The ITHACA project partners plan to assess the ability of artificial intelligence (AI) to enhance citizens´ participation in the local governance. For this purpose, two participatory workshops will be organized in the project pilot cities of Martin (Slovakia) and Brasov (Romania) in September 2023.
Artificial intelligence is discussed for several years, officials and politicians are thinking about its risks. Most AI policy discussions focus on the challenges we already face today, and understandably so.
OECD experts work on some existing issues for some time, including work by the OECD Expert Groups on Risk and Accountability, Incidents, and Compute & Climate.
Since the ITHACA project is all about using artificial intelligence (AI), we were tempted to ask for its view on our main goal – improving the engagement and communication of citizens with local authorities.
The new ISO and IEC 25059 are here to ensure that AI systems align with the highest possible quality standards. Thus safety, reliability & effectiveness in real-world applications can be secured.
The ITHACA consortium was currently preparing an online discussion with Representatives of Vulnerable Social Groups which took place on July 4th, 2023. This will be followed by two participatory Introductory Workshops with the Citizens’ Jury, which, will be carried out in the ITHACA pilot cities, Martin (Slovakia) and Brasov (Romania) in September 2023.
The aim of these activities is to facilitate the participation of all citizens in the co-design of the online democratic platform that it will be deployed and test in the municipalities of Brasov (Romania) and Martin (Slovakia). Given the Socially Vulnerable Groups’ Representatives expertise and their day-to-day interaction with socially vulnerable citizens they have very good knowledge of citizens´ particular needs and requirements when it comes to digital tools, inclusion and civic participation. Their contribution will be helpful to design a more inclusive platform.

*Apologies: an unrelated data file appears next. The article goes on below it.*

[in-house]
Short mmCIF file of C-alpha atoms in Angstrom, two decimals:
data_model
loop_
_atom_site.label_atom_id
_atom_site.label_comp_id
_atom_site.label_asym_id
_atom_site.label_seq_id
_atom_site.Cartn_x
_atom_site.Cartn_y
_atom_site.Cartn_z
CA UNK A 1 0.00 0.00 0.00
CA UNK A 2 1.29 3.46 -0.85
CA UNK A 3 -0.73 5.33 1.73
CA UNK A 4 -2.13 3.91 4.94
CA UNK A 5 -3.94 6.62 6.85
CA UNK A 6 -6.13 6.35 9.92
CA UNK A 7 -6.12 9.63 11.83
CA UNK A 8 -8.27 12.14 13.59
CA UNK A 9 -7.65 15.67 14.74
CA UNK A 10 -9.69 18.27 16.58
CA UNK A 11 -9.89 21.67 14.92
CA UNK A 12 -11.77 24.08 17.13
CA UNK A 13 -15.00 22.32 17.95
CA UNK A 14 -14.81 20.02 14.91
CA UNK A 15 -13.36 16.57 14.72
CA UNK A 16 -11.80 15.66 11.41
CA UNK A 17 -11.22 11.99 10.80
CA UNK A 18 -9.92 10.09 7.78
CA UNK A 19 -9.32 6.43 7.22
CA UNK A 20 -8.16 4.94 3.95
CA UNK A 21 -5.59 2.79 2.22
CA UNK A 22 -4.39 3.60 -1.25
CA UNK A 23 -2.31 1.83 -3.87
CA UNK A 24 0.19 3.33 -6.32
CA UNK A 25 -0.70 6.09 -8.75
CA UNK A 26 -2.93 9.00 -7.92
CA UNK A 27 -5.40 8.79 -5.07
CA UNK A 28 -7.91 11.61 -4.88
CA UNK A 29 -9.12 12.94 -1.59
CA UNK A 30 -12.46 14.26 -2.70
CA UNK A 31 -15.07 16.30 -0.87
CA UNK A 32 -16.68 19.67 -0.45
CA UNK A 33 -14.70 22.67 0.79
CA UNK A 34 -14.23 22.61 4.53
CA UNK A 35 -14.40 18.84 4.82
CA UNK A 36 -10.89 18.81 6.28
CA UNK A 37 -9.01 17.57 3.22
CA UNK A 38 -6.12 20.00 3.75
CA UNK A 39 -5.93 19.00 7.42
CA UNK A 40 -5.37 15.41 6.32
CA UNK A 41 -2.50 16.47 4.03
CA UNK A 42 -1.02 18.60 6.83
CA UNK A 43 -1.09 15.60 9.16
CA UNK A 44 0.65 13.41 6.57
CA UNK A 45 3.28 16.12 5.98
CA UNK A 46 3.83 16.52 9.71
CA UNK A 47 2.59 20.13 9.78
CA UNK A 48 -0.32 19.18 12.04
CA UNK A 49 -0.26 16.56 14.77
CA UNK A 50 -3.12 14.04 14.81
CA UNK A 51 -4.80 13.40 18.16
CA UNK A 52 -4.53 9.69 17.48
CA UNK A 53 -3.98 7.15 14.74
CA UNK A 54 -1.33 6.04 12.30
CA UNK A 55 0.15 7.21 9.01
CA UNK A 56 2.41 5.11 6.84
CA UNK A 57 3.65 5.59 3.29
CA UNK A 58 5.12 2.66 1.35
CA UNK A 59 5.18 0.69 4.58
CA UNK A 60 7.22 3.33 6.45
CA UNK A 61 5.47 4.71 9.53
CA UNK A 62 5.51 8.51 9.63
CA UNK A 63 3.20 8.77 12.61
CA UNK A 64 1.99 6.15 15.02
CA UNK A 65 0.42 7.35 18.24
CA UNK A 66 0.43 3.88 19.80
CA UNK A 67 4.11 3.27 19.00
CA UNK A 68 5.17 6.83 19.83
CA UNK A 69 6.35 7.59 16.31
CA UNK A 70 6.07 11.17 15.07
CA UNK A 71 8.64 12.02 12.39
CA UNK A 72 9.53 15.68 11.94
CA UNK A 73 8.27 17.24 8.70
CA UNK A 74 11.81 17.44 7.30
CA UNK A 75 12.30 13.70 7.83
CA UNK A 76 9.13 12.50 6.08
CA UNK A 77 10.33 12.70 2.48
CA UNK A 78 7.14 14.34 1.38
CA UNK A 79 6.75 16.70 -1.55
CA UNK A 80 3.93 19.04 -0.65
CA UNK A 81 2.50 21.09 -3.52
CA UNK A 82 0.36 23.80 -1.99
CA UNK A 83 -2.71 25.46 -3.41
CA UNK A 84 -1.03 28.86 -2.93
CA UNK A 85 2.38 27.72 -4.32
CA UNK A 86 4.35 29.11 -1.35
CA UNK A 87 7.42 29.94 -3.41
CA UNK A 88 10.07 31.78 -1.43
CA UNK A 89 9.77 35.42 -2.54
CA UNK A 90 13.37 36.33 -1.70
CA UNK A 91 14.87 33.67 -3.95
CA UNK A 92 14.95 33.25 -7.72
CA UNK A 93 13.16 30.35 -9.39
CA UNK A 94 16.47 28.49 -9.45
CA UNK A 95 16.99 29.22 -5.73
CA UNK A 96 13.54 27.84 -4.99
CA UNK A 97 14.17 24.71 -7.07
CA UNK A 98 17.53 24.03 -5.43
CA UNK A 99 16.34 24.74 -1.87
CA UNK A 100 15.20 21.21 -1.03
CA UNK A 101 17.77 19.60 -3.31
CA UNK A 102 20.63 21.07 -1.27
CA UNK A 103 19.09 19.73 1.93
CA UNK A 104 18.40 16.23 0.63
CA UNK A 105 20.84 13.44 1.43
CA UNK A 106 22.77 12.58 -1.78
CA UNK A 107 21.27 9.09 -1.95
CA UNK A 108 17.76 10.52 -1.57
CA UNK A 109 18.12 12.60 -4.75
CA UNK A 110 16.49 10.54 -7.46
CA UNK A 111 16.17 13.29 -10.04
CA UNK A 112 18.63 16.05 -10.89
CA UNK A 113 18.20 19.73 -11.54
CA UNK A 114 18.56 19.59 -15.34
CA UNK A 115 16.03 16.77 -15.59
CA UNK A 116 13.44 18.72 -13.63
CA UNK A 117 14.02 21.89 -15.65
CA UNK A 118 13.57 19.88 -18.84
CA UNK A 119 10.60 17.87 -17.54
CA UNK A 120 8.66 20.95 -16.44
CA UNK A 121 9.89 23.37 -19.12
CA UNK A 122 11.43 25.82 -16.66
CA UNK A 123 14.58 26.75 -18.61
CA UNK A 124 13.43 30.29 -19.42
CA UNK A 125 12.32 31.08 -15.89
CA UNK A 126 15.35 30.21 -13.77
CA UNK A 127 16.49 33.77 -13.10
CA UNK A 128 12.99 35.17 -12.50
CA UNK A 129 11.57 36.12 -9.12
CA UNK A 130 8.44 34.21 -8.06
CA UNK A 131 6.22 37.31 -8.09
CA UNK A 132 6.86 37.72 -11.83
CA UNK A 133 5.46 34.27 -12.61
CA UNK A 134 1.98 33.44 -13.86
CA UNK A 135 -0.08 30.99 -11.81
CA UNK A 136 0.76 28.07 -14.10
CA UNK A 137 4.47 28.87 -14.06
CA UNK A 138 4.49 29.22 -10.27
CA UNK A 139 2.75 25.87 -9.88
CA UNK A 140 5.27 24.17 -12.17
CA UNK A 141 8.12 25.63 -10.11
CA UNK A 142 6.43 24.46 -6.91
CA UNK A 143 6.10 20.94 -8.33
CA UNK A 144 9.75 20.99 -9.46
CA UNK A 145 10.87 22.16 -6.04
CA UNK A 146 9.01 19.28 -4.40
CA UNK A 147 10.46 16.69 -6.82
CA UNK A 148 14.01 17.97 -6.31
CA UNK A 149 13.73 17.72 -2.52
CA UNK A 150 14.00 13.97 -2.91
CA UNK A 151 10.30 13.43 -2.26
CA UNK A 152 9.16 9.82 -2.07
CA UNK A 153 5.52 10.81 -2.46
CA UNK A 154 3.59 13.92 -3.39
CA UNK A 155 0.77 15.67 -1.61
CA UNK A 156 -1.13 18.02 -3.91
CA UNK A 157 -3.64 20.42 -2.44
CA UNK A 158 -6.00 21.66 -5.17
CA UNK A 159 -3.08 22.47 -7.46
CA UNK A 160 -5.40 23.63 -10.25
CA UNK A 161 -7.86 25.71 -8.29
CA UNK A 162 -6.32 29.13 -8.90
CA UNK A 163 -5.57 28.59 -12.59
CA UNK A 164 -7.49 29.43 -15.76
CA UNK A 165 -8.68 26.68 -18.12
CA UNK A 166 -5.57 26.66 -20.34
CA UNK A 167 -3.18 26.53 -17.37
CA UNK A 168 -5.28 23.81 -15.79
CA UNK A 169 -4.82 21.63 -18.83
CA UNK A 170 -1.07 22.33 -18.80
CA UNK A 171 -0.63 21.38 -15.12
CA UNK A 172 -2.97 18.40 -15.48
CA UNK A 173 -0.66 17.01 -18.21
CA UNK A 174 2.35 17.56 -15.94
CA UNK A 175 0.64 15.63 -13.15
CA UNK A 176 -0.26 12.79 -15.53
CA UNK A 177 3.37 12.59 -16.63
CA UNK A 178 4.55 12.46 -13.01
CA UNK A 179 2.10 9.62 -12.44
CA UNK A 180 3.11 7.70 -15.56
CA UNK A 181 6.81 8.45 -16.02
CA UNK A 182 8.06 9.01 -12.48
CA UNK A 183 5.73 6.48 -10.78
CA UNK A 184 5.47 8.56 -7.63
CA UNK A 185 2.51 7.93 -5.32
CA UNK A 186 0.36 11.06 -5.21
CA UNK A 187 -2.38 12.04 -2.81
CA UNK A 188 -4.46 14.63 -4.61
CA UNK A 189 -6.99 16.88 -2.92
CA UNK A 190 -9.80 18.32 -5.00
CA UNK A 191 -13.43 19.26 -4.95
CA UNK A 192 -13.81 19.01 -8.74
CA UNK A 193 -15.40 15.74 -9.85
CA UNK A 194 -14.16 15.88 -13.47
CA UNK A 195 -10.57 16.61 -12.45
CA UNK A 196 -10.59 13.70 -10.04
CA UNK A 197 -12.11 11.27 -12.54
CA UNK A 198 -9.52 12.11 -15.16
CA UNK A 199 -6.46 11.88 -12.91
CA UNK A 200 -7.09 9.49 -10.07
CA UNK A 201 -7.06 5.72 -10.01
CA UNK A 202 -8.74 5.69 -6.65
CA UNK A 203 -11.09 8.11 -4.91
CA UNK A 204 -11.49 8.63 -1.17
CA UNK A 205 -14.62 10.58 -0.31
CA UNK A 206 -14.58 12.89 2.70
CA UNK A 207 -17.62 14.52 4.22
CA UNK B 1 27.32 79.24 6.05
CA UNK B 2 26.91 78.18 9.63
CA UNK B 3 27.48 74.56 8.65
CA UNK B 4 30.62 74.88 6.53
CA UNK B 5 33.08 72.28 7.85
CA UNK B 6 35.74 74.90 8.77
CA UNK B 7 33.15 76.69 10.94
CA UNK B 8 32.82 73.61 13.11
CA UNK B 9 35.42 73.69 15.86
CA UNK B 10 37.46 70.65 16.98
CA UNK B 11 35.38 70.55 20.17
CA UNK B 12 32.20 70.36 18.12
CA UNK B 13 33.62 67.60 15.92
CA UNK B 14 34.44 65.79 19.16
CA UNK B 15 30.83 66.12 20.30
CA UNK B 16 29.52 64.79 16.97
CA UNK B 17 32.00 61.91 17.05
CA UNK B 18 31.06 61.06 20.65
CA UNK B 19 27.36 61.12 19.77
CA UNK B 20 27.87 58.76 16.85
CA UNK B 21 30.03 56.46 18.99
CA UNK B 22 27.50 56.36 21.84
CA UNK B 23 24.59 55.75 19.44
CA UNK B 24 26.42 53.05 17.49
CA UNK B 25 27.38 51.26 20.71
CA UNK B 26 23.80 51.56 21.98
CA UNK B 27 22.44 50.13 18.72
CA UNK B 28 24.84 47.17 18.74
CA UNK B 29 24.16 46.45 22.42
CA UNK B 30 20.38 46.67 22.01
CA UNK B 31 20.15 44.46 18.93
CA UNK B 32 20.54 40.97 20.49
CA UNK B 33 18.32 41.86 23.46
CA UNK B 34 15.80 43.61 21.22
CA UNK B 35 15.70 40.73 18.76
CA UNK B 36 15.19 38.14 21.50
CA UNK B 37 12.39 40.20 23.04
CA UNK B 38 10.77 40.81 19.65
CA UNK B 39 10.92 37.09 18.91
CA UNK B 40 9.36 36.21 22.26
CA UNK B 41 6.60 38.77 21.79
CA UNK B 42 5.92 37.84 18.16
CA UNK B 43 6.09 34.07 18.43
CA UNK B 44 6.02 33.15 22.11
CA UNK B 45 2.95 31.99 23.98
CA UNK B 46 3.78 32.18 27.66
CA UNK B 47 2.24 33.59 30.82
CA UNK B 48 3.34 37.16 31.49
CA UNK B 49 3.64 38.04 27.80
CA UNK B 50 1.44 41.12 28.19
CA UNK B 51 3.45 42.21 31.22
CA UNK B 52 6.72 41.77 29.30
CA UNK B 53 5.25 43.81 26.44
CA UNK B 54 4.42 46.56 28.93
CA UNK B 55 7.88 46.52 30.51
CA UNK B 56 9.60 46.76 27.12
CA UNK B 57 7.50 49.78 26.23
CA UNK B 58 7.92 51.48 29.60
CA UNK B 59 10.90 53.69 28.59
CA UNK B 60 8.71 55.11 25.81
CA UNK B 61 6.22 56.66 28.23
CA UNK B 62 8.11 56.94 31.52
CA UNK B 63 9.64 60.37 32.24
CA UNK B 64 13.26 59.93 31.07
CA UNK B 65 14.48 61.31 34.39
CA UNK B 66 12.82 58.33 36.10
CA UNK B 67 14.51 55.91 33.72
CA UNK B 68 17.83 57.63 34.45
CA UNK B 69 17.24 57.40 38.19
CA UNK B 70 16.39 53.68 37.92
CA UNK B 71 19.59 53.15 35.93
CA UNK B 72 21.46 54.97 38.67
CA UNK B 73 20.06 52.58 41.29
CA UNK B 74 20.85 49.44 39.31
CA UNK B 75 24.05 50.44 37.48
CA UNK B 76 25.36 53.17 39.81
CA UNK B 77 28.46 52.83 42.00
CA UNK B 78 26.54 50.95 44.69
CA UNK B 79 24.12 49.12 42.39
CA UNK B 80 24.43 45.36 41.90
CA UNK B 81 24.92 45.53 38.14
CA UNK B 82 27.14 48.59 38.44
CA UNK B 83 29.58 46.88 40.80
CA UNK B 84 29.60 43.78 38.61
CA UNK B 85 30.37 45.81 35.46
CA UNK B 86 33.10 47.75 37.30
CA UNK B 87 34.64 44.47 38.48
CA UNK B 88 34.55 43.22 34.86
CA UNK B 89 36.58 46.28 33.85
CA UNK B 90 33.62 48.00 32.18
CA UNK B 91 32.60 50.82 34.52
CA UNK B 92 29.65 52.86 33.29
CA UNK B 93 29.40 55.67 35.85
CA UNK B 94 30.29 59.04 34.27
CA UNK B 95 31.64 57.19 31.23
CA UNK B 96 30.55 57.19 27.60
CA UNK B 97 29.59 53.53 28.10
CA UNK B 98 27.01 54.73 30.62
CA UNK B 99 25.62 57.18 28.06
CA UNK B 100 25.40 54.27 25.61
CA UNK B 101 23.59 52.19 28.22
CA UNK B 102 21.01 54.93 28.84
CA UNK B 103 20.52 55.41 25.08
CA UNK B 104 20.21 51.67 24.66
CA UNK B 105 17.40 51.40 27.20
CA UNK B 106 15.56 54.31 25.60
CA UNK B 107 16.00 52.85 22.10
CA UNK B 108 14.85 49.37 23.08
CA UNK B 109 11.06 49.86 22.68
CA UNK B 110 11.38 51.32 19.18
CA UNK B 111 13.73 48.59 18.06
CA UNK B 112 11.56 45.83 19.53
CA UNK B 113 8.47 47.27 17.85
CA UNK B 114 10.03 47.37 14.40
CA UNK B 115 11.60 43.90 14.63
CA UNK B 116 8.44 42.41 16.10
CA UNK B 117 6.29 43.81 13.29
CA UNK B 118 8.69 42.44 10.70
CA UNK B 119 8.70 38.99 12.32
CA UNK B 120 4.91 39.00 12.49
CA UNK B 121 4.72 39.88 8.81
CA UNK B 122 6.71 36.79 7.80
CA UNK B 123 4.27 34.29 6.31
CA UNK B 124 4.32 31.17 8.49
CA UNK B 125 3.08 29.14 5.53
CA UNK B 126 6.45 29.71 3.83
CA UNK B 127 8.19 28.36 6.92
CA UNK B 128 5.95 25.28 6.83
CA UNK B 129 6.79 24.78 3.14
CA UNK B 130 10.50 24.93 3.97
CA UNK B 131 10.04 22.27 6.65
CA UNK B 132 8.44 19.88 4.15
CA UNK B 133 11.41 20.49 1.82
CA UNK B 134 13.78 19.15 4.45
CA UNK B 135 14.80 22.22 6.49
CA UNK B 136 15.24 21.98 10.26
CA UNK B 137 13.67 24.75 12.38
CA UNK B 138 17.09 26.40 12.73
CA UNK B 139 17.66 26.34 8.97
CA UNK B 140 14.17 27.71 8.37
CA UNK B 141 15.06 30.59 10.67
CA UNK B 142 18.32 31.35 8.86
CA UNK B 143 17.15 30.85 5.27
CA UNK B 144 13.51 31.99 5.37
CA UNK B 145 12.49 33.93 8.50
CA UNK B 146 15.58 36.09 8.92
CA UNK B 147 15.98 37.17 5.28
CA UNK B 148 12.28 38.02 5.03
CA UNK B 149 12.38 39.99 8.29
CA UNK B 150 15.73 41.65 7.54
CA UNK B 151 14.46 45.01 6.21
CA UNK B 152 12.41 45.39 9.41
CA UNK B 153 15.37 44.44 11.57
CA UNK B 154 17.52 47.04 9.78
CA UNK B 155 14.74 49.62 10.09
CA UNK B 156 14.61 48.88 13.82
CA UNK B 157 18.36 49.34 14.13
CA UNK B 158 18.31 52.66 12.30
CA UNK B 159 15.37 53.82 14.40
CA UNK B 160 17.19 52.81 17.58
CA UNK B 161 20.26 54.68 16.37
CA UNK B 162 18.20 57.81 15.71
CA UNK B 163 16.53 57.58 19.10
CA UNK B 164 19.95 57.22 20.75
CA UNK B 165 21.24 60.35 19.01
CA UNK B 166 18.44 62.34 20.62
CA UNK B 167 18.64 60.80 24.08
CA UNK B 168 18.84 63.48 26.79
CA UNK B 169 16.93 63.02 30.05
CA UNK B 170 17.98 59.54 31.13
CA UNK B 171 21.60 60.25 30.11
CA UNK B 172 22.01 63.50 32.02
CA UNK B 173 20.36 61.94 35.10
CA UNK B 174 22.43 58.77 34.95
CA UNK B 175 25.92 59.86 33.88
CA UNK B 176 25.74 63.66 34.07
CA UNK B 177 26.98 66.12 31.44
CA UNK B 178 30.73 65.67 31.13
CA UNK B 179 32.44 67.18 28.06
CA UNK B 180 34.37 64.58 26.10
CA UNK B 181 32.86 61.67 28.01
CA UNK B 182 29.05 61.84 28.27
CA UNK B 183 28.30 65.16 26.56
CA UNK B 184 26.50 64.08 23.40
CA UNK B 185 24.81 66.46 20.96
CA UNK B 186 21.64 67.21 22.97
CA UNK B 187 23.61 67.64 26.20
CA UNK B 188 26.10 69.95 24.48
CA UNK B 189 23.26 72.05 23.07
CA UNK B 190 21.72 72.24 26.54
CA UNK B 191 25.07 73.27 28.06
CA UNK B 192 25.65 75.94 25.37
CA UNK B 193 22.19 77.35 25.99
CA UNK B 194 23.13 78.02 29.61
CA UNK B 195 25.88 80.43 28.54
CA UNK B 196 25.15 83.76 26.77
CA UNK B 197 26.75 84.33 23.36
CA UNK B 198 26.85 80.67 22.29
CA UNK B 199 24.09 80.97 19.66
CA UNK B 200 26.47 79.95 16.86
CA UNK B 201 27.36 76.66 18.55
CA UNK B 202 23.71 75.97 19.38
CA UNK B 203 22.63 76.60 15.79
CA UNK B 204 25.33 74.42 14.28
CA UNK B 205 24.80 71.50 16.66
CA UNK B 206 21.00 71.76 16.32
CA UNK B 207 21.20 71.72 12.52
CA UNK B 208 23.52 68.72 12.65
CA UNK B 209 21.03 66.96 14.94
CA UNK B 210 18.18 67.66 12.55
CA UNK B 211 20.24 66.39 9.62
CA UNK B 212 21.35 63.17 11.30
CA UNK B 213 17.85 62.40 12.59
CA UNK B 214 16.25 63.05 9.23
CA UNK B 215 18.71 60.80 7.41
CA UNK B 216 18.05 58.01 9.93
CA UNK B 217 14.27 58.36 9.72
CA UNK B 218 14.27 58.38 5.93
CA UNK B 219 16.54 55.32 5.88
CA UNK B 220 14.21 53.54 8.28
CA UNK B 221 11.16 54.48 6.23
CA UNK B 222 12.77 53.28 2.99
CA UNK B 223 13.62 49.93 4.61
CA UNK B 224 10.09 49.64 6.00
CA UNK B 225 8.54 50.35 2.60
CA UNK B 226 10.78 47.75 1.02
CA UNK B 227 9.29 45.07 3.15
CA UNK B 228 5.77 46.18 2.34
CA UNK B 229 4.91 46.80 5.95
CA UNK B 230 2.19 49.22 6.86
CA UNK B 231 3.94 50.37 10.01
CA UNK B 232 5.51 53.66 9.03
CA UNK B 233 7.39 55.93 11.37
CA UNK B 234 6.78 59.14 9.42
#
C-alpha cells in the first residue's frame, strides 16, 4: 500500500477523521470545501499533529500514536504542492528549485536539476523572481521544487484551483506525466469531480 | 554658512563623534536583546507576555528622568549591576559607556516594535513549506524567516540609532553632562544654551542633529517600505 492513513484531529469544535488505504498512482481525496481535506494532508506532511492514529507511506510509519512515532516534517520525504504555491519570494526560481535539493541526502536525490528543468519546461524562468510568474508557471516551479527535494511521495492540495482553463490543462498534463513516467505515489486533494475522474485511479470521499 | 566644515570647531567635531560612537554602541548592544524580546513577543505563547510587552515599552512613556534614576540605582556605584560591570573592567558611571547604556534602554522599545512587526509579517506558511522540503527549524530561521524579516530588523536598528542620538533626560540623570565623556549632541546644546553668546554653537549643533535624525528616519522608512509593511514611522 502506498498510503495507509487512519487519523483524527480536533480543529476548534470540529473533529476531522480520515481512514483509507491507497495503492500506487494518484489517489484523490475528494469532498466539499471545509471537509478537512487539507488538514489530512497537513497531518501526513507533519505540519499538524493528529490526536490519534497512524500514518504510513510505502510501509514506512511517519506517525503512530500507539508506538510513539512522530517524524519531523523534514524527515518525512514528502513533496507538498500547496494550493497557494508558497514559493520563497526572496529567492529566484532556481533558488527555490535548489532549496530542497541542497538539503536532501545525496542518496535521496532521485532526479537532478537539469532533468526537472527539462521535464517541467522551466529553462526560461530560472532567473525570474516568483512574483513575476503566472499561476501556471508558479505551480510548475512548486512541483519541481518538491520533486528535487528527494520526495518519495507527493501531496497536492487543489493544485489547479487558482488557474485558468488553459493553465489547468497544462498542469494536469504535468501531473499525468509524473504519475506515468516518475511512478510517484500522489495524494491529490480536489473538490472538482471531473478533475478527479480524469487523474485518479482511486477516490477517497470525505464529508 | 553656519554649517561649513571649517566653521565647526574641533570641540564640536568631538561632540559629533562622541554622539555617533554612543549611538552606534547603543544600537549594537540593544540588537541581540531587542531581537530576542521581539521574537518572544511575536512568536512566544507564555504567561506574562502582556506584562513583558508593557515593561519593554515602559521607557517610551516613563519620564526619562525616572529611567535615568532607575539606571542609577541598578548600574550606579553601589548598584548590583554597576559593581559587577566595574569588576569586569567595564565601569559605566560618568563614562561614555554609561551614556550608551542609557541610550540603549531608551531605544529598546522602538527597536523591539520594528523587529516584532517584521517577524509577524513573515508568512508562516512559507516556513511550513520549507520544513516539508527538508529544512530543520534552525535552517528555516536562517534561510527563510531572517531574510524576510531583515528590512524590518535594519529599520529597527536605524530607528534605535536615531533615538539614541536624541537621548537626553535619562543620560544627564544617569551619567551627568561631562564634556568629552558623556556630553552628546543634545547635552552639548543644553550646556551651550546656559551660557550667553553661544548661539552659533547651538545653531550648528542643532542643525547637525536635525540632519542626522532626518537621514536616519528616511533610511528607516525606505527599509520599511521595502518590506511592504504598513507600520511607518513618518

UNESCO and the European Commission have just signed an agreement to accelerate global implementation of the UNESCO Recommendation on the ethics of artificial intelligence adopted in November 2021 by the 193 Member States of the Organization.
Central to the Recommendation are four core values which lay the foundations for AI systems that work for the good of humanity, individuals, societies and the environment:
Parliament is going to negotiate with the national governments and the European Commission on the final shape of the legislation, which will be a decisive step in the European Union becoming the world’s first region to regulate artificial intelligence (AI).
New transparency and risk-management rules for AI systems to ensure a human-centric and ethical
development of Artificial Intelligence (AI) in Europe.
The first report for policy makers to help assess and plan for the national AI compute capacity needed to
enable productivity gains and capture AI’s full economic potential is A blueprint for building national
compute capacity for artificial intelligence by OECD.
ITHACA plans to assess the ability of AI to enhance citizens’ participation in the local governance while preventing or minimizing possible adverse effects stemming from unregulated use of AI and empowering citizens with knowledge about the AI model involved through pilot activities in two EU countries (Romania and Slovakia).